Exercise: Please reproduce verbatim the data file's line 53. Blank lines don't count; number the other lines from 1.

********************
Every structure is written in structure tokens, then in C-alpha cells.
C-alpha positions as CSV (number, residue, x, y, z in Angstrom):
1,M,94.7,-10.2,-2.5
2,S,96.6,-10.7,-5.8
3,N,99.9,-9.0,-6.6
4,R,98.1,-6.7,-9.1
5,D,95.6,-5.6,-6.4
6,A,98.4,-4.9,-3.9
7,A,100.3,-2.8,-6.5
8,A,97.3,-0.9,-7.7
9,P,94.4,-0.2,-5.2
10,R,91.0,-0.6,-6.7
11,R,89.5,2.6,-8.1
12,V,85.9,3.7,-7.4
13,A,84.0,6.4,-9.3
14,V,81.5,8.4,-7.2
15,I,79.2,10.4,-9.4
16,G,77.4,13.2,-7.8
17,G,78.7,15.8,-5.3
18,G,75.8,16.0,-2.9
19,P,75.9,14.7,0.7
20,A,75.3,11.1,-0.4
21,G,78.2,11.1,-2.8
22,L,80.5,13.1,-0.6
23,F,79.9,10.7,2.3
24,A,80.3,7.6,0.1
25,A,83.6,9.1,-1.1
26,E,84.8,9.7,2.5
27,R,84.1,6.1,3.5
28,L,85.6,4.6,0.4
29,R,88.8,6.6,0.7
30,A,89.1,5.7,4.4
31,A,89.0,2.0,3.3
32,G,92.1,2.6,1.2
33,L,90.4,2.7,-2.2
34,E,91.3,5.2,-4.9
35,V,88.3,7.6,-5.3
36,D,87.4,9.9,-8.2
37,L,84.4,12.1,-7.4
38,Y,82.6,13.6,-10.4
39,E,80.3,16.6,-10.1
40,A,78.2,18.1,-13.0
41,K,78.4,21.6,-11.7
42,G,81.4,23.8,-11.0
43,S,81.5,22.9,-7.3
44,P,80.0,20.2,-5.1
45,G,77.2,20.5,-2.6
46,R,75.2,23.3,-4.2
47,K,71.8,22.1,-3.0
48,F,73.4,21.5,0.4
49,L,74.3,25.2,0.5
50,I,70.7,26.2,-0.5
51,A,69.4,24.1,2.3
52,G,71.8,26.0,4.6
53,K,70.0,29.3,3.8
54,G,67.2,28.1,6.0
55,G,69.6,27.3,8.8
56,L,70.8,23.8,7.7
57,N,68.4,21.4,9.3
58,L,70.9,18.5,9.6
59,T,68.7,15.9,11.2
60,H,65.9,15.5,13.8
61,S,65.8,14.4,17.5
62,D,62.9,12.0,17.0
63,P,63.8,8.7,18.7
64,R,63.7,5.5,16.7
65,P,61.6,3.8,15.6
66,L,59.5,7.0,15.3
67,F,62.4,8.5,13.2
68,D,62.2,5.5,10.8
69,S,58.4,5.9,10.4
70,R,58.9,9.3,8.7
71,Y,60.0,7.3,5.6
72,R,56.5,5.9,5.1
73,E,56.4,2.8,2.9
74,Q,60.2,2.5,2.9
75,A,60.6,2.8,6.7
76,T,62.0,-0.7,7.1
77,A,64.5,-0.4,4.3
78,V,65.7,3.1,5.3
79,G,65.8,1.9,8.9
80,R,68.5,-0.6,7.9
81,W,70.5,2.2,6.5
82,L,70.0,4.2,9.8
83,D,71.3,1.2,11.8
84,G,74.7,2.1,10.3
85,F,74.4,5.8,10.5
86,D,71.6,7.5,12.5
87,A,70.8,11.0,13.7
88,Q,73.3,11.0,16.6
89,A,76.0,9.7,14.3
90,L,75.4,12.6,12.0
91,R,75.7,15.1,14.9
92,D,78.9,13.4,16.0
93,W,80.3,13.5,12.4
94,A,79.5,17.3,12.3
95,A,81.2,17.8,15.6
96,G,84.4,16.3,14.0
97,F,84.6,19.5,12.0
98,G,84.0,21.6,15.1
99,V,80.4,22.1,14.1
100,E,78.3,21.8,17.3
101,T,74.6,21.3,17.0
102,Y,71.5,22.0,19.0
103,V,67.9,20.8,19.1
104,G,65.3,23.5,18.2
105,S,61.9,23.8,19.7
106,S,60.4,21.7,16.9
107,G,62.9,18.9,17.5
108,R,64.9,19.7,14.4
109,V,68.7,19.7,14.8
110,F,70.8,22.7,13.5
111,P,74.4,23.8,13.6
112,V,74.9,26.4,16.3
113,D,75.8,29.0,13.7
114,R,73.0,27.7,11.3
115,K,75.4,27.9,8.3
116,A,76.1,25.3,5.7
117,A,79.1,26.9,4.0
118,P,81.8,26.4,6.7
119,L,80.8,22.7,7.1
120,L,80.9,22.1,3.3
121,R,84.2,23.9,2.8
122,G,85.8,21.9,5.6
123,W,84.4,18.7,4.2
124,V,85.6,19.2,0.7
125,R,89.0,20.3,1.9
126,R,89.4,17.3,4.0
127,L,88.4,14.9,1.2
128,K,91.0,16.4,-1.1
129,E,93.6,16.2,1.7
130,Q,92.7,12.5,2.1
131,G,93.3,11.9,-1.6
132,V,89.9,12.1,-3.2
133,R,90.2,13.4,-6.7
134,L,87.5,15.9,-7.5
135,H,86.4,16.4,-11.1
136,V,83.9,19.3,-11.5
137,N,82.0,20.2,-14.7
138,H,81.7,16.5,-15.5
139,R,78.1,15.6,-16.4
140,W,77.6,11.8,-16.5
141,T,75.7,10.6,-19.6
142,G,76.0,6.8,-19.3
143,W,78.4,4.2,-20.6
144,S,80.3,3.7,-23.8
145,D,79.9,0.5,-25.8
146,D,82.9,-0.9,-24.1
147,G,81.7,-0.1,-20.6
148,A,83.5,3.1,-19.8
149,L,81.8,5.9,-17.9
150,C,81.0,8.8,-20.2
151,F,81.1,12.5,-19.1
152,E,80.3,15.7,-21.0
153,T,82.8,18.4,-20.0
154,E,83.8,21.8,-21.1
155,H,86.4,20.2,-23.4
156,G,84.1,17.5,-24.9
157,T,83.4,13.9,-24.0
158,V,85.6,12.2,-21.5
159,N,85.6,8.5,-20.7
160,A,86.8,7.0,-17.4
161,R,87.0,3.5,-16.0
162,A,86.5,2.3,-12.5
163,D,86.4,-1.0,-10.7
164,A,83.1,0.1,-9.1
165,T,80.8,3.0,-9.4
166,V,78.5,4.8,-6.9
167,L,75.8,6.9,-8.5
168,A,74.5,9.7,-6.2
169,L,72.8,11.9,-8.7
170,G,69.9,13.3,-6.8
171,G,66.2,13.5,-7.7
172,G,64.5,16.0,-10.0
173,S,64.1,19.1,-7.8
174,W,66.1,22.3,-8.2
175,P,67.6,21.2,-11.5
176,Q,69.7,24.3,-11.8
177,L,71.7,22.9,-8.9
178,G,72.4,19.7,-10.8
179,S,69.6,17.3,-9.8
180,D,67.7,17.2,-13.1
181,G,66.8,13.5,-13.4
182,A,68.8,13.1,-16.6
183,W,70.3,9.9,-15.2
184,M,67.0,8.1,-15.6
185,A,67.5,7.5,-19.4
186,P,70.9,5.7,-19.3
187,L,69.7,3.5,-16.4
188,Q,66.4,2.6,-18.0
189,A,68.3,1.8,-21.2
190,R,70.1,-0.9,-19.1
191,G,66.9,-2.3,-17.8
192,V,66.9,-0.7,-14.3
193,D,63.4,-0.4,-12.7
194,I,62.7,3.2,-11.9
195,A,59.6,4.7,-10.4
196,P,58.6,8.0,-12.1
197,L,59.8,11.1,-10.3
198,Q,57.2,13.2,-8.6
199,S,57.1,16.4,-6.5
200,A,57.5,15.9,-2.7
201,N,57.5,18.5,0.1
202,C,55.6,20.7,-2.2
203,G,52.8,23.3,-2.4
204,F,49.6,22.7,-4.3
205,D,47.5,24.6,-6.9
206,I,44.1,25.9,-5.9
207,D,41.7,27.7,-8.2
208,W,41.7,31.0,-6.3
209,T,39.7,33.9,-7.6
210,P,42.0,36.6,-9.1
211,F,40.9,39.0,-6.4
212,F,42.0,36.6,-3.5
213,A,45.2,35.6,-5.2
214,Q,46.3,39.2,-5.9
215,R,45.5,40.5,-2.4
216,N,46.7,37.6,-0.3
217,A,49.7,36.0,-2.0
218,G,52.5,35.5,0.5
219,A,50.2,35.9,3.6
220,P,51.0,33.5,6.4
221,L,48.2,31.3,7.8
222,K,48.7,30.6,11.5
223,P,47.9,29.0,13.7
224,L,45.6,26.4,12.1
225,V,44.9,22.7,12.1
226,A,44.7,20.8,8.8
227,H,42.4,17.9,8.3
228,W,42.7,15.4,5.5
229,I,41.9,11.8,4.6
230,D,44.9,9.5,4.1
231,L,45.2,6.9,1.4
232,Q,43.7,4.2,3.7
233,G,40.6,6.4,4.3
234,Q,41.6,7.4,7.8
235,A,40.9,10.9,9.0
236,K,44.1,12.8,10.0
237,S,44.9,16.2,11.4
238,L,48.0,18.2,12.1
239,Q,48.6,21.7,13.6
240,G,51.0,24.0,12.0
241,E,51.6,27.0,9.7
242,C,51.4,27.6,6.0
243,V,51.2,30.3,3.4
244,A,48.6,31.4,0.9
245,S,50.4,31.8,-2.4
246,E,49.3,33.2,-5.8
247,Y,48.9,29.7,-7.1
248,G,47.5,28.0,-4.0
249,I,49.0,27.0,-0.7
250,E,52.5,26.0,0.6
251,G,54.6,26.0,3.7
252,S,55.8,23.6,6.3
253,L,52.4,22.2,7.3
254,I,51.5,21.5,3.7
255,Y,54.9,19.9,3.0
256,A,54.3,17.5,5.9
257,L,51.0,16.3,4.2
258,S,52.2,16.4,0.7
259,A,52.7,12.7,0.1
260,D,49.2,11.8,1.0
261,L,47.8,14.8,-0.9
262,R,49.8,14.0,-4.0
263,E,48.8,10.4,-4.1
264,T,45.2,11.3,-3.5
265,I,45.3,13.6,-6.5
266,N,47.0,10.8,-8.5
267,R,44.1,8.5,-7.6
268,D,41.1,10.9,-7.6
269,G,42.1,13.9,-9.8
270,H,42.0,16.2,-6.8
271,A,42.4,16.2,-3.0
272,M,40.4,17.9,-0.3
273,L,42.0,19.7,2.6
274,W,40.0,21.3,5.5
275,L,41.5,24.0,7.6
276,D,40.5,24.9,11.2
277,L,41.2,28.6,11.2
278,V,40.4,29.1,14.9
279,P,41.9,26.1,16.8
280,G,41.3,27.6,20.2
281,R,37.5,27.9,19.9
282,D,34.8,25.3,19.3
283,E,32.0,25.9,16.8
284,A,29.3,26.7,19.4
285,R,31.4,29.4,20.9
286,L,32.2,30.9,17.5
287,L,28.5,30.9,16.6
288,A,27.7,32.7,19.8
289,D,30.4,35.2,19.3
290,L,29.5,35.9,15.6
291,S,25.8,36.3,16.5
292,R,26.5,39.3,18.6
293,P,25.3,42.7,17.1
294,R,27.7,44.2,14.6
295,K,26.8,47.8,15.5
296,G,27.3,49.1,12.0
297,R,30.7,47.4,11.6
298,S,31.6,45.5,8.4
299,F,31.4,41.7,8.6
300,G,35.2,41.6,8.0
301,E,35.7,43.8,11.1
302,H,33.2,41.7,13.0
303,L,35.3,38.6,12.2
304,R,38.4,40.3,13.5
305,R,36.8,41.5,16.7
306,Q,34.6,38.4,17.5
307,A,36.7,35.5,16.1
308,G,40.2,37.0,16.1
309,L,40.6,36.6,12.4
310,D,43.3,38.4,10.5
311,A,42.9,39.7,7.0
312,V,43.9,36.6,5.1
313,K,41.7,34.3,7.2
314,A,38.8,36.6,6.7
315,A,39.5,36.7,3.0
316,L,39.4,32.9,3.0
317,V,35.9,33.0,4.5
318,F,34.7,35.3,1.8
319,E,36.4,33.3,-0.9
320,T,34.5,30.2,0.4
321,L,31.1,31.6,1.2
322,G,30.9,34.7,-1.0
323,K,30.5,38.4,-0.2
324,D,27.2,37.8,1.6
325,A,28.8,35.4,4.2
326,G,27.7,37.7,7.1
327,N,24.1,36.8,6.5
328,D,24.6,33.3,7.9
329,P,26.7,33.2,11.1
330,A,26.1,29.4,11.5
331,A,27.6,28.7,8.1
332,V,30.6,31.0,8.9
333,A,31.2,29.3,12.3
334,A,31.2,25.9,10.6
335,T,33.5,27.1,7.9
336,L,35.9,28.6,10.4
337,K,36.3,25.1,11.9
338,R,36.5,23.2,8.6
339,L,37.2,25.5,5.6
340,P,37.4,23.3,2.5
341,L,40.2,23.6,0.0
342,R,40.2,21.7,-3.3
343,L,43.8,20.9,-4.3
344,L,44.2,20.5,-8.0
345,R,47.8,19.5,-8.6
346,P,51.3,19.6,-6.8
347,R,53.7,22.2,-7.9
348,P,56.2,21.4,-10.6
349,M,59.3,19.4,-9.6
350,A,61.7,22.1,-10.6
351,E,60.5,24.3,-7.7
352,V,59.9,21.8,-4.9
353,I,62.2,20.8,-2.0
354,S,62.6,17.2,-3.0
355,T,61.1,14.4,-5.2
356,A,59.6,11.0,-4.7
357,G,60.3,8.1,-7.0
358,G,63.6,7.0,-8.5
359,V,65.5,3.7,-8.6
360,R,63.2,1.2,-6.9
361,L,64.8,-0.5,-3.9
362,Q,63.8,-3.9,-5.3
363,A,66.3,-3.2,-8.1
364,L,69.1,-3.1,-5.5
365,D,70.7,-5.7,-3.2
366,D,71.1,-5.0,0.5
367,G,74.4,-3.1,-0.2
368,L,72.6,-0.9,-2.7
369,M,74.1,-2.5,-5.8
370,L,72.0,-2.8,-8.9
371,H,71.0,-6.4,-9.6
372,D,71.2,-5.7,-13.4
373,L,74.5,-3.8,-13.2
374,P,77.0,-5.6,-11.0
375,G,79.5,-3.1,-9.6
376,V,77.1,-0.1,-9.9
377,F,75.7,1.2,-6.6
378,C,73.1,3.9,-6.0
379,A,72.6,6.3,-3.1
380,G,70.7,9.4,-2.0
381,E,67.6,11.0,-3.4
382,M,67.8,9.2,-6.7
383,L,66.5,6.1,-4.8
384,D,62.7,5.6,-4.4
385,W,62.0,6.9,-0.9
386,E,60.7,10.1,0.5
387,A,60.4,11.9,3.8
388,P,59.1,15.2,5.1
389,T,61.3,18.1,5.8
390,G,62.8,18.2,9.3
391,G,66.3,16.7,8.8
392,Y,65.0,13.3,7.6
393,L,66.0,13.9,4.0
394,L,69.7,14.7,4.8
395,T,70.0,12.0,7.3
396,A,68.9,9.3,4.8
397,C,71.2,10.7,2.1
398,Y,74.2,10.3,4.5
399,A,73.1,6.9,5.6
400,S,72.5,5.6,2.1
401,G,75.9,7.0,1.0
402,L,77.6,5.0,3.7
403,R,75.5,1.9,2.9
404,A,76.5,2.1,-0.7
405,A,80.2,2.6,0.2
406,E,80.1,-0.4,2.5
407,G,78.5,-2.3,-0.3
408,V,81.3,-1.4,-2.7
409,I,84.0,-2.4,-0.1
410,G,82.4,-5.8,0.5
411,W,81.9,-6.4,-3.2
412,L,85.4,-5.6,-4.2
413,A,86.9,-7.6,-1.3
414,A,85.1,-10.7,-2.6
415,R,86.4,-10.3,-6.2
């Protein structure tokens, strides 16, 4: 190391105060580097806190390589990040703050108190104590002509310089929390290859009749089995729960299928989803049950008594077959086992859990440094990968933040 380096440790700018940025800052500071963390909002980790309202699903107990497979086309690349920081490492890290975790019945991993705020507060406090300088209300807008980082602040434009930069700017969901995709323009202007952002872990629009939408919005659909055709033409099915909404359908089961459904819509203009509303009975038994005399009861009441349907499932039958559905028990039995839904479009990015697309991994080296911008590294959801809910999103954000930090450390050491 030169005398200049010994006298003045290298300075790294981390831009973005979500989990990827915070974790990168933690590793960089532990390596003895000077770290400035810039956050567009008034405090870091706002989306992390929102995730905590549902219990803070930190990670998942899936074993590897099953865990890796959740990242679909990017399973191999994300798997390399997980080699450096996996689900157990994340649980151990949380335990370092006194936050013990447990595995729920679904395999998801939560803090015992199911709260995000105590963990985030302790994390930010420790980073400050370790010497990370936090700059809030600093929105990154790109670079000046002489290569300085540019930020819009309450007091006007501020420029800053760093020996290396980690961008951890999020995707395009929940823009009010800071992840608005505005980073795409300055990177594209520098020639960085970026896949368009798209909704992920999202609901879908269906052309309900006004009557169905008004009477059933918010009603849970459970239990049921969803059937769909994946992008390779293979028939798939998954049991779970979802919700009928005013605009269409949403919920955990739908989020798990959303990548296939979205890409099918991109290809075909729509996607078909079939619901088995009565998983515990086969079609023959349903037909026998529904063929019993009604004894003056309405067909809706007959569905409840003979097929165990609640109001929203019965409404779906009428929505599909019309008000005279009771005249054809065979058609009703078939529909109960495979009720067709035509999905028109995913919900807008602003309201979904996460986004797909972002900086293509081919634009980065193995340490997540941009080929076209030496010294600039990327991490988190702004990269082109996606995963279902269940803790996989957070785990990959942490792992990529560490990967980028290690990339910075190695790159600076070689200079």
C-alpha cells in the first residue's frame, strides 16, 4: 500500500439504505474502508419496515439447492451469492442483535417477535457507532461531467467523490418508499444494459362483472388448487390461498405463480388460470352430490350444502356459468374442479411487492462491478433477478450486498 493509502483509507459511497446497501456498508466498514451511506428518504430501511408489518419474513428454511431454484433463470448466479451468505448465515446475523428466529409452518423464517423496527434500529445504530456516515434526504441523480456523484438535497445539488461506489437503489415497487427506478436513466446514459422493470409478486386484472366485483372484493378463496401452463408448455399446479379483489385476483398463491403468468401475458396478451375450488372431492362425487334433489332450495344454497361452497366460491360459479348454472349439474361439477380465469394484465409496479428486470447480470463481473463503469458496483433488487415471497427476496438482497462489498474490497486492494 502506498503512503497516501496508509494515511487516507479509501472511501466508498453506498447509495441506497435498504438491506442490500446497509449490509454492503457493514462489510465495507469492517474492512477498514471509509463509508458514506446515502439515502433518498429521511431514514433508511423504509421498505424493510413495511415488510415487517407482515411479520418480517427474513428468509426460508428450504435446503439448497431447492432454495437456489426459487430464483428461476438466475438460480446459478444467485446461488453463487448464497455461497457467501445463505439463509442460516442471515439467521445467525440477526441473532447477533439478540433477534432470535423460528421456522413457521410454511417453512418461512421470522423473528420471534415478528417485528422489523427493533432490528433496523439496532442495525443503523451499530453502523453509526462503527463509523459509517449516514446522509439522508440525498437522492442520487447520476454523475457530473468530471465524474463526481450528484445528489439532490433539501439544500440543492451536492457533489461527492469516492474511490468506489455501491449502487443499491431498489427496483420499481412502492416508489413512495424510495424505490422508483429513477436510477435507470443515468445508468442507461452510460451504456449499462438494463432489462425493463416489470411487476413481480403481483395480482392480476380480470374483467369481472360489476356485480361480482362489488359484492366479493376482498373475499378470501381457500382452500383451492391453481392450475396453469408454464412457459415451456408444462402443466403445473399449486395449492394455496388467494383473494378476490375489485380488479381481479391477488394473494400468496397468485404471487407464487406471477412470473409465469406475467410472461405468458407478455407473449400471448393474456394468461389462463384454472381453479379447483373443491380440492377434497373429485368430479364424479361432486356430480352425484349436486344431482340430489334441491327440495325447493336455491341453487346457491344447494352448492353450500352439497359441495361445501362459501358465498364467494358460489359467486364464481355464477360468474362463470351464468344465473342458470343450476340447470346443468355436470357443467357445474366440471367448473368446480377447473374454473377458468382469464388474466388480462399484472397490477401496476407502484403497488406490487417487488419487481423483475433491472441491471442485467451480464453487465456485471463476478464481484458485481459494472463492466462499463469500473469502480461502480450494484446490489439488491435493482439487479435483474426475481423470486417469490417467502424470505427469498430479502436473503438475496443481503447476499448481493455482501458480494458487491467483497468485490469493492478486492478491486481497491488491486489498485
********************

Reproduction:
51,A,69.4,24.1,2.3